arbitrator is to be appointed by agreement of the parties. If there is a disagreement as to the
satisfactory nature of the measures adopted by the respondent state to comply with the report
that disagreement is to be decided by a panel, if possible the same panel that heard the
original dispute, but apparently without the possibility of appeal from its decision. The DSU


provides that even if the respondent asserts that it has complied with the recommendation in a
report, and even if the complainant party or the panel accepts that assertion, the DSB is
supposed to keep the implementation of the recommendations under surveillance.
Compensation and retaliation
If all else fails, two more possibilities are set out in the DSU:

If a member fails within the "reasonable period" to carry out the recommendations and
rulings, it may negotiate with the complaining state for a mutually acceptable
compensation. Compensation is not defined, but may be expected to consist of the grant
of a concession by the respondent state on a product or service of interest to the

complainant state.
If no agreement on compensation is reached within twenty days of the expiry of the
"reasonable period", the prevailing state may request authorization from the DSB to
suspend application to the member concerned of concessions or other obligations under
the covered agreements. The DSU makes clear that retaliation is not favoured, and sets
the criteria for retaliation. In contrast to prior GATT practice, authorization to suspend
concessions in this context is semi-automatic, in that the DSB "shall grant the
authorization within thirty days of the expiry of the reasonable period", unless it decides
by consensus to reject the request. Any suspension or concession or other obligation is to
be temporary. If the respondent state objects to the level of suspension proposed or to the
consistency of the proposed suspension with the DSU principles, still another arbitration
is provided for, if possible by the original panel members or by an arbitrator or arbitrators
appointed by the Director-General, to be completed within sixty days from expiration of
the reasonable period.

While such "retaliatory measures" are a strong mechanism when applied by economically
powerful countries like the United States or the European Union, when applied by
economically weak countries against stronger ones, they can often be ignored. Whether or not
the complainant has taken a measure of retaliation, surveillance by the DSB is to continue, to
see whether the recommendations of the panel or the Appellate Body have been implemented.


Like most of the agreements adopted in the Uruguay Round, the DSU contains several
provisions directed to developing countries. The Understanding states that members should
give "special attention" to the problems and interests of developing country members.
Further, if one party to a dispute is a developing country, that party is entitled to have at least
one panellist who comes from a developing country. If a complaint is brought against a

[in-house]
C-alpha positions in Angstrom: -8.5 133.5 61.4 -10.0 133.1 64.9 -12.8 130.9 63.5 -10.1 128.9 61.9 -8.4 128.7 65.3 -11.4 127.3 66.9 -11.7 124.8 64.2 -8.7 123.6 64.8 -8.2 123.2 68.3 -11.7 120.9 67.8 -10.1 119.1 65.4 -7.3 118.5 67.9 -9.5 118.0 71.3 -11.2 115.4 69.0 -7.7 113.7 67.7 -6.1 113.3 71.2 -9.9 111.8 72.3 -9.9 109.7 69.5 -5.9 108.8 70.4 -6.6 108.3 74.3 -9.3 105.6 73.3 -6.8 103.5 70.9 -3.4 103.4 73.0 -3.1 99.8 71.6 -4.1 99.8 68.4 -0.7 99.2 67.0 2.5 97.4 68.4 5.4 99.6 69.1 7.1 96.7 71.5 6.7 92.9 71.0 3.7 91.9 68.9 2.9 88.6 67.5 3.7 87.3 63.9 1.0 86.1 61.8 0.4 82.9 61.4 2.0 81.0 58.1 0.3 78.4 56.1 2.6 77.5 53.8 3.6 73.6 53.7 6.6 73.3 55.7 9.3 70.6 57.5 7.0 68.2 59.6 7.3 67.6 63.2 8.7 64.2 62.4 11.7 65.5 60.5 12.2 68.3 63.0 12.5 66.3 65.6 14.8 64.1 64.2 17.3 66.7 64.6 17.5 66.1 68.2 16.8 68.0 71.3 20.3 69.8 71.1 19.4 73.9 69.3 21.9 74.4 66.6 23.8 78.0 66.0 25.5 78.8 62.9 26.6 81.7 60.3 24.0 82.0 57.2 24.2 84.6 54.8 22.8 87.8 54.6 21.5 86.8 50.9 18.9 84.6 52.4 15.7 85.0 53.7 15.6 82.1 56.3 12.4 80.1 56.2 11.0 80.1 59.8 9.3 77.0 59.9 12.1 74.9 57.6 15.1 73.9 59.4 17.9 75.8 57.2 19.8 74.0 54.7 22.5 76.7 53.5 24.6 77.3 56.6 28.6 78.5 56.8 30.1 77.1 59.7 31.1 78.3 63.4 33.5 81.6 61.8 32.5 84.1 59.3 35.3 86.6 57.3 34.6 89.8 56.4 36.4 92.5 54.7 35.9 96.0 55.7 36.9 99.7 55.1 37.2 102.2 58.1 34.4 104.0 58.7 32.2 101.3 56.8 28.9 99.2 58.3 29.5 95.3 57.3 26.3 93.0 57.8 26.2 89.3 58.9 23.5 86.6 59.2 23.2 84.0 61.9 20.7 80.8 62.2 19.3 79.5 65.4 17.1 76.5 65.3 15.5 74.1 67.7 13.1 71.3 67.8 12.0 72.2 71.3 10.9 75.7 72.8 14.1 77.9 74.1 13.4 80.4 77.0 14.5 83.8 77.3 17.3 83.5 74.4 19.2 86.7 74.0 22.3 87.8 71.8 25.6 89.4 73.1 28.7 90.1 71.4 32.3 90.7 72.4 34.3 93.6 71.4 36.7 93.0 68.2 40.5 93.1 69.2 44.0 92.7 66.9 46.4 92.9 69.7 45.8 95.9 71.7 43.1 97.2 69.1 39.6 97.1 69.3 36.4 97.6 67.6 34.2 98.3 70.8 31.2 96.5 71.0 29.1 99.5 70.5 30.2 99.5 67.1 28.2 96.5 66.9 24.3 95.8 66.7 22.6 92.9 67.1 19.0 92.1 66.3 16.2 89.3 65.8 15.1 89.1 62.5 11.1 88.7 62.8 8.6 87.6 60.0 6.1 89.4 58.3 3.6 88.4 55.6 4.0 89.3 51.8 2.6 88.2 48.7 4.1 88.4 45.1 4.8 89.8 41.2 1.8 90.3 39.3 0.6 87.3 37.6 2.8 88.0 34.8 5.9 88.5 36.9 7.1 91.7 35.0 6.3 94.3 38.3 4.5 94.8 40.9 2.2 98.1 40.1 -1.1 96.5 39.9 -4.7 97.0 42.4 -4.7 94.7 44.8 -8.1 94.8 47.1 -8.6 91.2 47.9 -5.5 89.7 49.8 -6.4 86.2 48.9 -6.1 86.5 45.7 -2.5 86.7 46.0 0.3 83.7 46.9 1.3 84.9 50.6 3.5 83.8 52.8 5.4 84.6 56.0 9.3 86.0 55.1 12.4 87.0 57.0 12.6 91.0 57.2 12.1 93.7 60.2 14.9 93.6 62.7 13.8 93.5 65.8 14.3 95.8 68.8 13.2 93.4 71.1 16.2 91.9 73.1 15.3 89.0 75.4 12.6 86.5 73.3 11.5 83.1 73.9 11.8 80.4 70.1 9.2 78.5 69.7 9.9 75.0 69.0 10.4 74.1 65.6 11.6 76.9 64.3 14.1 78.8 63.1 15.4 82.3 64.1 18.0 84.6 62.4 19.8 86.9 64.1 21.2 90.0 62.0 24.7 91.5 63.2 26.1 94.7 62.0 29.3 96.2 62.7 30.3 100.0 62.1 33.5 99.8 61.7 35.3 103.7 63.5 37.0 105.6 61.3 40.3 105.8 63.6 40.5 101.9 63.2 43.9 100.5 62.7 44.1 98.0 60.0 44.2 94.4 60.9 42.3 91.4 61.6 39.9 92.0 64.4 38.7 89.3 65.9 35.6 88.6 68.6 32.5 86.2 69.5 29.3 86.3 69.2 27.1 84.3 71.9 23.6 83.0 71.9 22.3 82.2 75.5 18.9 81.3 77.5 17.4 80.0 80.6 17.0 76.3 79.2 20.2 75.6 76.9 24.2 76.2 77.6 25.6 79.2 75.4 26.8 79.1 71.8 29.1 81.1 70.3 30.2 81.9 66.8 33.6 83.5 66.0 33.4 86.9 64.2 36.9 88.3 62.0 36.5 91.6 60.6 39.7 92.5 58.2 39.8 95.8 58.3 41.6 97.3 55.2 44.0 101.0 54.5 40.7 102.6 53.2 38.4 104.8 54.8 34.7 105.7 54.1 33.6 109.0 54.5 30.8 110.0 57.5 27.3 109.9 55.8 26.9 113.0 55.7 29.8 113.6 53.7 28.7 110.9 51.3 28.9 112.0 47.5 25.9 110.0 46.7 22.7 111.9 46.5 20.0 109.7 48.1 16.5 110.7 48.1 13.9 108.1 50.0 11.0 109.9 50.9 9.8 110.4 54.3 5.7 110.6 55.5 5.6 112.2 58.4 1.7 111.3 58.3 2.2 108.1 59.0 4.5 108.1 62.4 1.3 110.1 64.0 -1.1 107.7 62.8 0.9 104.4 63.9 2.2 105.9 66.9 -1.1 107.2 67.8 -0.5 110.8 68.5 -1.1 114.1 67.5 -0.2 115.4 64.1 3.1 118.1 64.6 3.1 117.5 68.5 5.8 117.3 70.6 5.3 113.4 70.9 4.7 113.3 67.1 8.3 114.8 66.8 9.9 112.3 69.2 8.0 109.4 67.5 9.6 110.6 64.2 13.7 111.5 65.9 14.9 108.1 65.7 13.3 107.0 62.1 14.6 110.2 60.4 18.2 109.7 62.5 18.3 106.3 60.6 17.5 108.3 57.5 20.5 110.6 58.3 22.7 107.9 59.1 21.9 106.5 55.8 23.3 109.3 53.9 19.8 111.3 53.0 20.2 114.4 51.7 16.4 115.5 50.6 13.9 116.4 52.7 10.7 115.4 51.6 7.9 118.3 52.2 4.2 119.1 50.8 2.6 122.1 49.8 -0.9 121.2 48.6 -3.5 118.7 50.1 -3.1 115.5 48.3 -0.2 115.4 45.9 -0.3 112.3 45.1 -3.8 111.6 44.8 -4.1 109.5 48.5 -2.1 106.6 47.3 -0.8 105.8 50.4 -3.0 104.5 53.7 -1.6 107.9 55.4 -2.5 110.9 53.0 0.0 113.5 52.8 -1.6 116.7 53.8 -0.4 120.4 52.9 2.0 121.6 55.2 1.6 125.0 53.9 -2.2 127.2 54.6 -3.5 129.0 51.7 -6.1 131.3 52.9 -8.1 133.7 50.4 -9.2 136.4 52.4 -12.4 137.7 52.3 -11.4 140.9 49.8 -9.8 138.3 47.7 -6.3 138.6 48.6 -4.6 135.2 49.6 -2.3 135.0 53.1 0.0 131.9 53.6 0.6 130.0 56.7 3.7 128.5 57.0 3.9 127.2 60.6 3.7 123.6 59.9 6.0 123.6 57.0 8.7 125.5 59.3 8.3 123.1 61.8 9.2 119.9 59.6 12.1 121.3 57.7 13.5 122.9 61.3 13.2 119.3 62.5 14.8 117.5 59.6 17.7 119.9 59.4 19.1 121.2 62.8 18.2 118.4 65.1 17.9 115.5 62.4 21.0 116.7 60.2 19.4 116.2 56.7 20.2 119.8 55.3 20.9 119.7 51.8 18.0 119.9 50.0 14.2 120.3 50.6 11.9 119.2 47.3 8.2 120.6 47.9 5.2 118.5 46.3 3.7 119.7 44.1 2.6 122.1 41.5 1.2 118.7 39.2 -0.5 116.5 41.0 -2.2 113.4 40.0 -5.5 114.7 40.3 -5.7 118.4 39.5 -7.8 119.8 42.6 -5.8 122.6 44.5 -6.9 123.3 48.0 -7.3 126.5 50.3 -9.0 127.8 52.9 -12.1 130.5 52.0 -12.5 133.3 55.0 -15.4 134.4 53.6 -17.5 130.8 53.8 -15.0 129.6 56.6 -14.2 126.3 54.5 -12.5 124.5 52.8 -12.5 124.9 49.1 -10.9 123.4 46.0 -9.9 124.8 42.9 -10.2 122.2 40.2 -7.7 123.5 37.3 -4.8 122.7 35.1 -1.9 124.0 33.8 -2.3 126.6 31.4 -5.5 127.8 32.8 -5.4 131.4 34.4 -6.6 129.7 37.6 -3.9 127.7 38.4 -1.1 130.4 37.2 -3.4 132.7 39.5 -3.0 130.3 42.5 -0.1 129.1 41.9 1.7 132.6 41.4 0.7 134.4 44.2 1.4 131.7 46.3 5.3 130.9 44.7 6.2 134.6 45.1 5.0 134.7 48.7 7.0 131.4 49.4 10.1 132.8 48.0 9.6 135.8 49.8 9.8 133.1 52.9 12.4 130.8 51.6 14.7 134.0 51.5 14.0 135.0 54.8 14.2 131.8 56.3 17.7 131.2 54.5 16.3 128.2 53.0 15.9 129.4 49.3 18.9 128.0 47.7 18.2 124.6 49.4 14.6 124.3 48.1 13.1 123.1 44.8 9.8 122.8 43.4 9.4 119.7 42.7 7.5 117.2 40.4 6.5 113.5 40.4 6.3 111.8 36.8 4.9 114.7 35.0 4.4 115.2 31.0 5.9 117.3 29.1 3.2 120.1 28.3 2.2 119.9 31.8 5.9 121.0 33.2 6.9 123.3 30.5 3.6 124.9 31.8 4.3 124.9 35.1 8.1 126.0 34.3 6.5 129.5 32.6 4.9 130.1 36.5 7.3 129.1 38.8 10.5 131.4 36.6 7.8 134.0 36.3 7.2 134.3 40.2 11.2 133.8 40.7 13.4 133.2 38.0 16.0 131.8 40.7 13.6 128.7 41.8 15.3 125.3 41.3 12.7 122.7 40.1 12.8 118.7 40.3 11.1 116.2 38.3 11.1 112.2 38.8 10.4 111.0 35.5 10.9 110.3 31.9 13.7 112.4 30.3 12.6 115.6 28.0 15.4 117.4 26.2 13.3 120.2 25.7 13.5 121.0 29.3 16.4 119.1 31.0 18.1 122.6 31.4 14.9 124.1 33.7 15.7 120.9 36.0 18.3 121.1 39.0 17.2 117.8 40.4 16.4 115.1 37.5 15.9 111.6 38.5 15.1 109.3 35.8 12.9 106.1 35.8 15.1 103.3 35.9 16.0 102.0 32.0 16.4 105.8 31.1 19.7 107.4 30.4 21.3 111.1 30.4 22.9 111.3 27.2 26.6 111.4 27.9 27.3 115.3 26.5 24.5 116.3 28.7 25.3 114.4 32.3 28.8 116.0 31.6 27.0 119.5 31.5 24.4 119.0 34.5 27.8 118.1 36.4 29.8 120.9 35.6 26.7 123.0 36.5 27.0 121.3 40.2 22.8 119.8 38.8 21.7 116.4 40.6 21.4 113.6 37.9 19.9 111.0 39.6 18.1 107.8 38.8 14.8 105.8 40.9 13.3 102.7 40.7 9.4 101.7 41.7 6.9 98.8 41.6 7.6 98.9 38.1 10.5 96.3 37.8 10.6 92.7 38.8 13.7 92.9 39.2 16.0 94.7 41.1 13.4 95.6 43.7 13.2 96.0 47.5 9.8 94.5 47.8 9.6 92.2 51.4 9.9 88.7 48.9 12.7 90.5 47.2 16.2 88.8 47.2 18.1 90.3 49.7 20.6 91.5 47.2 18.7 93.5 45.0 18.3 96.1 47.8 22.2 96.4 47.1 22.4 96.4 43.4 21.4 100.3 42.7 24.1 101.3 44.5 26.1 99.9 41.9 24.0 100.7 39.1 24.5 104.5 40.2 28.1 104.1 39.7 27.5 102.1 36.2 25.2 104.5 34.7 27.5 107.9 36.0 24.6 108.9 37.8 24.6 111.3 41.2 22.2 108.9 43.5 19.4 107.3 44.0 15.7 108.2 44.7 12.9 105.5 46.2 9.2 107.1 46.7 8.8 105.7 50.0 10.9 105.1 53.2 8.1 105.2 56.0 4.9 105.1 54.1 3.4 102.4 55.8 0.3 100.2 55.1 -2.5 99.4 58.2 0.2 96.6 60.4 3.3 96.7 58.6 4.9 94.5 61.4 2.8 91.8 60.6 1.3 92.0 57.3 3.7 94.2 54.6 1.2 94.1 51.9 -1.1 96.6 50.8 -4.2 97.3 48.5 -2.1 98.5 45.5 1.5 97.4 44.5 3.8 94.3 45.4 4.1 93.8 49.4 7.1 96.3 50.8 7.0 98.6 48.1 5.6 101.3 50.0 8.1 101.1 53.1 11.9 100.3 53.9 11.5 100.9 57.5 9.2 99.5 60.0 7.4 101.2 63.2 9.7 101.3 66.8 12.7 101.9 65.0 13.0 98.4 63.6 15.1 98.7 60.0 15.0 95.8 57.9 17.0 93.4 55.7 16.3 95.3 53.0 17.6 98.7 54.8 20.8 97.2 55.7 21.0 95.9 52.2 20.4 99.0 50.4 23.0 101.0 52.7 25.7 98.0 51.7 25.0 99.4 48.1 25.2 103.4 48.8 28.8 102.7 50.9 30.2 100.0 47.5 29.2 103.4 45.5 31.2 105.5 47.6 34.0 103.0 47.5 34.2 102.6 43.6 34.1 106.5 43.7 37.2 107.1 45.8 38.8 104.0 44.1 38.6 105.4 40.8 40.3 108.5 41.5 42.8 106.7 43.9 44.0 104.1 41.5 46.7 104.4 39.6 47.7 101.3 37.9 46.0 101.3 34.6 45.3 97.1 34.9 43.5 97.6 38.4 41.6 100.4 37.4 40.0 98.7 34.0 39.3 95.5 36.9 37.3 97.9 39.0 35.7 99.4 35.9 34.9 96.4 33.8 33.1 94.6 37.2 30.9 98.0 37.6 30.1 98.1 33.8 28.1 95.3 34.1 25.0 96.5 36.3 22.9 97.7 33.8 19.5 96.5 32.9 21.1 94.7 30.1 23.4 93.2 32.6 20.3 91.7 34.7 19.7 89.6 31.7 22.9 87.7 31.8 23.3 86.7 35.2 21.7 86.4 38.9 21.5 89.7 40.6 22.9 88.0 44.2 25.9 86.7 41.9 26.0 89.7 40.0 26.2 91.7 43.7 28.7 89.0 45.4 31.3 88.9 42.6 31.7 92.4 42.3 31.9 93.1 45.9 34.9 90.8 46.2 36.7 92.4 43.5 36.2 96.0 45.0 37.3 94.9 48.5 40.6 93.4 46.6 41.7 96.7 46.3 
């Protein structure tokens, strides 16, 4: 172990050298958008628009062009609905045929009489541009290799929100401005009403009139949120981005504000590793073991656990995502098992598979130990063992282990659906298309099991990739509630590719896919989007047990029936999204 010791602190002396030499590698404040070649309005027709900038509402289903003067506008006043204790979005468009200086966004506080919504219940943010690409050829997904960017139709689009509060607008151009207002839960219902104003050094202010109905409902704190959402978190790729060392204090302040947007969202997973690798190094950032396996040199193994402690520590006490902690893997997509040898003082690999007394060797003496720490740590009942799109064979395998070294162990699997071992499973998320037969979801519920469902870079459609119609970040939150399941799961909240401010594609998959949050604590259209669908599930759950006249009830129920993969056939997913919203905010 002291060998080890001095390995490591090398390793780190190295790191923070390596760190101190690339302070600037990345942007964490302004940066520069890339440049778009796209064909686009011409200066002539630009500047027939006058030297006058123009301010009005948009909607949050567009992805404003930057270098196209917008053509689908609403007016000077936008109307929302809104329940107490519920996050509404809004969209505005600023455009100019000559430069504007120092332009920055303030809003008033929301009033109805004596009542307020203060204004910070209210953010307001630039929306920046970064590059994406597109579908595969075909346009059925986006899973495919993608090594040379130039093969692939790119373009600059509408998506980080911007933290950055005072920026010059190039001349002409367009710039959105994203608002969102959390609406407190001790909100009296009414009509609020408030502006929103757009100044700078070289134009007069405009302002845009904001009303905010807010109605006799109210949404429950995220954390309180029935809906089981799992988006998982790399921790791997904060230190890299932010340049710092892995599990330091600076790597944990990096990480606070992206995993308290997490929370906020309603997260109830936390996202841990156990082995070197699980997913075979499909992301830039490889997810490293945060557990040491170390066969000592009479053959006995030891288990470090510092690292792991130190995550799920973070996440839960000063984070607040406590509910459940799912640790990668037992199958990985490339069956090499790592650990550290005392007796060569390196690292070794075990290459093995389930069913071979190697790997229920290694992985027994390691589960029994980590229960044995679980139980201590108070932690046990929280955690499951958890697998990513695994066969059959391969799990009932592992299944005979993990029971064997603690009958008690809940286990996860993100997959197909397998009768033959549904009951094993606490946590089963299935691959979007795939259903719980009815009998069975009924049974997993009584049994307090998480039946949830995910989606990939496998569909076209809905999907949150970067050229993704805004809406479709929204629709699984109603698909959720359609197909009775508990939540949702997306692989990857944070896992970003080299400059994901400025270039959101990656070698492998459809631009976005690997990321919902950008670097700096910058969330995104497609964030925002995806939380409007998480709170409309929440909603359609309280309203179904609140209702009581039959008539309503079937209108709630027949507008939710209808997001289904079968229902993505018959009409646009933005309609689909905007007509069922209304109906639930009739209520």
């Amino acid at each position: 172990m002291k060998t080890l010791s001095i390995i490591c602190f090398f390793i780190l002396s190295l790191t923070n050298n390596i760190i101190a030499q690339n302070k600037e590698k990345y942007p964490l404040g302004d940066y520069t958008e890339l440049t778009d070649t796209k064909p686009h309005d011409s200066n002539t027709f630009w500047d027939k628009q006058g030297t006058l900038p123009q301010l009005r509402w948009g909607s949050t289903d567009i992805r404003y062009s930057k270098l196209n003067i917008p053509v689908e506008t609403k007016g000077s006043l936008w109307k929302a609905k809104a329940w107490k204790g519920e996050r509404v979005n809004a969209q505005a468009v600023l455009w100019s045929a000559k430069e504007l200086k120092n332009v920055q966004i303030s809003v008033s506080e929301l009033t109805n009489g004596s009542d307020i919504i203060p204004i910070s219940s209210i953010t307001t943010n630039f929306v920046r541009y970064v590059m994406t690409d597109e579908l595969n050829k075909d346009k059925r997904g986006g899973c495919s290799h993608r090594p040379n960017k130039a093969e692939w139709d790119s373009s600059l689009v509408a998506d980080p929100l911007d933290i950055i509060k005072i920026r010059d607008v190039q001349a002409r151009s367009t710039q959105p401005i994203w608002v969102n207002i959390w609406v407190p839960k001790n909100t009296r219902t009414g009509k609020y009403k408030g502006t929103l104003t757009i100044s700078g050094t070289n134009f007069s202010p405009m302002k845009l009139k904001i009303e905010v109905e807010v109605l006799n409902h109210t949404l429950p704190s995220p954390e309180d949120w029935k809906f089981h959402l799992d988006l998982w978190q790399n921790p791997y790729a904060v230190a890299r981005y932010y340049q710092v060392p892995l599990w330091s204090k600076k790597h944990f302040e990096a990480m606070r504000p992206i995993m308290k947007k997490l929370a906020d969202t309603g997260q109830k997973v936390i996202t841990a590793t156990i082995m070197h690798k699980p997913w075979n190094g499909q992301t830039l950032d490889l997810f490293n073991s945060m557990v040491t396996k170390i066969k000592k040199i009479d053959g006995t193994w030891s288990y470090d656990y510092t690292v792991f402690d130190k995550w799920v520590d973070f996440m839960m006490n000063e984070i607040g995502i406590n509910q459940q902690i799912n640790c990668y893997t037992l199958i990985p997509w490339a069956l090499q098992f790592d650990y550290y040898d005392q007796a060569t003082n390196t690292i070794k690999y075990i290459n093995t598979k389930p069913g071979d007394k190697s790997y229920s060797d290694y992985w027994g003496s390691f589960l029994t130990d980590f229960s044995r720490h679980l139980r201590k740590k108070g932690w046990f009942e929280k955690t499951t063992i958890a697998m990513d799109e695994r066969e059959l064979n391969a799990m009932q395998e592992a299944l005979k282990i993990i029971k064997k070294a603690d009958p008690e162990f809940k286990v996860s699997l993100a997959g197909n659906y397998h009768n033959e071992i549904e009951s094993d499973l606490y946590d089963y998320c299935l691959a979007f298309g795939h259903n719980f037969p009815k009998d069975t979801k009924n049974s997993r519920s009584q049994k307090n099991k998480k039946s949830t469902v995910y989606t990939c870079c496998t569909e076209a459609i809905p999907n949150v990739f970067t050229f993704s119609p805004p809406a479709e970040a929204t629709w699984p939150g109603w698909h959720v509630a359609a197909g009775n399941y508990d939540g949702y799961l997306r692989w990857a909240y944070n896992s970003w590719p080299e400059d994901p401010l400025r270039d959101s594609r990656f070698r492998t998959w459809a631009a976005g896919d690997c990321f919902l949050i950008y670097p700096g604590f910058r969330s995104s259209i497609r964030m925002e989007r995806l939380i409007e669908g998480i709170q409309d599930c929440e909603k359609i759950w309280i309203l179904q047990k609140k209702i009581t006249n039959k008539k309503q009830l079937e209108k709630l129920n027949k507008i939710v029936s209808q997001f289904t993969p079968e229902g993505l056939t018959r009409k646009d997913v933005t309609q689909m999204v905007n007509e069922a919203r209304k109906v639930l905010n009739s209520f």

developing country, the time for consultations (before a panel is convened) may be extended,
and if the dispute goes to a panel, the deadlines for the developing country to make its
submissions may be relaxed. Also, the Secretariat is authorized to make a qualified legal
expert available to any developing country on request. Formal complaints against least
developed countries are discouraged, and if consultations fail, the Director-General and the
Chairman of the DSB stand ready to offer their good offices before a formal request for a
panel is made. As to substance, the DSU provides that the report of panels shall "explicitly
indicate" how account has been taken of the "differential and more favourable treatment"
provisions of the agreement under which the complaint is brought. Whether or not a
developing country is a party to a particular proceeding, "particular attention" is to be paid to
the interests of the developing countries in the course of implementing recommendations and
rulings of panels. In order to assist developing countries in overcoming their limited expertise
in WTO law and assist them in managing complex trade disputes, an Advisory Centre on
WTO Law was established in 2001. The aim is to level the playing field for these countries
and customs territories in the WTO system by enabling them to have a full understanding of
their rights and obligations under the WTO Agreement.
A unique contribution
Dispute settlement is the central pillar of the multilateral trading system, and the WTOs
unique contribution to the stability of the global economy. Without a means of settling
disputes, the rules-based system would be less effective because the rules could not be
enforced. The WTOs procedure underscores the rule of law, and it makes the trading system
more secure and predictable. The system is based on clearly-defined rules, with timetables for
completing a case. First rulings are made by a panel and endorsed (or rejected) by the WTOs
full membership. Appeals based on points of law are possible.
However, the point is not to pass judgement. The priority is to settle disputes, through